U.S. Coast Guard warns against boaters traveling to Cuba

U.S. Coast Guard warns against boaters traveling to Cuba

Cuban-Americans and sympathizers protest against the Cuban government in the historic neighborhood of Ybor City, on July 14, 2021 in Tampa, Florida. (Photo by Octavio Jones/Getty Images)

OAN Newsroom
UPDATED 6:08 PM PT – Saturday, July 17, 2021

Tens of thousands of Cubans have continued to protest and express anger over shortages of food and medicine, rising inflation and the government’s handling of the coronavirus pandemic as cries for the U.S. to intervene have grown louder. The U.S. Coast Guard shared concern on Saturday amid reports of Floridian boaters organized to sail south to international waters on Monday morning.

“When this started we were hearing that they were going to Cuba. Well, it’s illegal to enter Cuban waters without permission,” explained Nicole Groll, U.S. Coast Guard. “We educated the public and we saw a change in the narrative saying okay, we are gonna go to the international waters.”

Organizers announced if 100 boats showed up at Government Cut, which is between Miami beach and Fisher Island, they would set sail on Monday morning. However, their intent is not to cross into Cuban waters, but to let people on the island know they have South Florida’s support.

One boater, Jorge Lopez, explained his intentions on making the trip.

“The purpose is just stay on the border, no trespassing,” he stated. “Just stay on international water and just let, again, let the Cuban people know that we’re also fighting for their freedom so that can be once and for all a free country.”

The Department of Homeland Security warned boaters who intend to enter territorial waters risk facing heavy fines up to $25,000 and a 10 year prison sentence. Officials added they must get permission from the U.S. Coast Guard.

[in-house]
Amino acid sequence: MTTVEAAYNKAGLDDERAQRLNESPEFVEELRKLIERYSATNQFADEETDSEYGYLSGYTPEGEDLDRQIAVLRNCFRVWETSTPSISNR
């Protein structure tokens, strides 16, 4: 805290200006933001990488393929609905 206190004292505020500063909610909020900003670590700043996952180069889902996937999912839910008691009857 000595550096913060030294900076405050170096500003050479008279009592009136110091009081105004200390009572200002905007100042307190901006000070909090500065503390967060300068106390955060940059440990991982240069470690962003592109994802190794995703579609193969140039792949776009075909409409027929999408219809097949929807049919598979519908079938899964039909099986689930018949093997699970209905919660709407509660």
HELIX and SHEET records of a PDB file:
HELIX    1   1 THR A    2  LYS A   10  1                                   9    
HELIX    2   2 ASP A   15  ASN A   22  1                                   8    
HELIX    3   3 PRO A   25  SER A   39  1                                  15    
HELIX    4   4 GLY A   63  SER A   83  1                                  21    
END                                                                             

Boaters are expected to face a tough journey and the Coast Guard strongly urged them not to take to the seas and stressed it could put their life in danger, especially during hurricane season.

“It’s dangerous on the water. Visibility still goes down, lighting happens,” Groll warned. “…Please be safe make educated decisions. If you get past our skill level, please come back.”

However, the Coast Guard also handed out some boating safety tips if boaters did decide to attempt transit near Cuban territorial waters. Tips included having working communication equipment, closely monitoring the weather and sea state, and bringing extra food and water.

Despite the Cuban president’s recent lift of restrictions on food and medicine, thousands continue to protest amid the country’s worst economic crisis in years, which has gained an outpouring amount of support from Florida.

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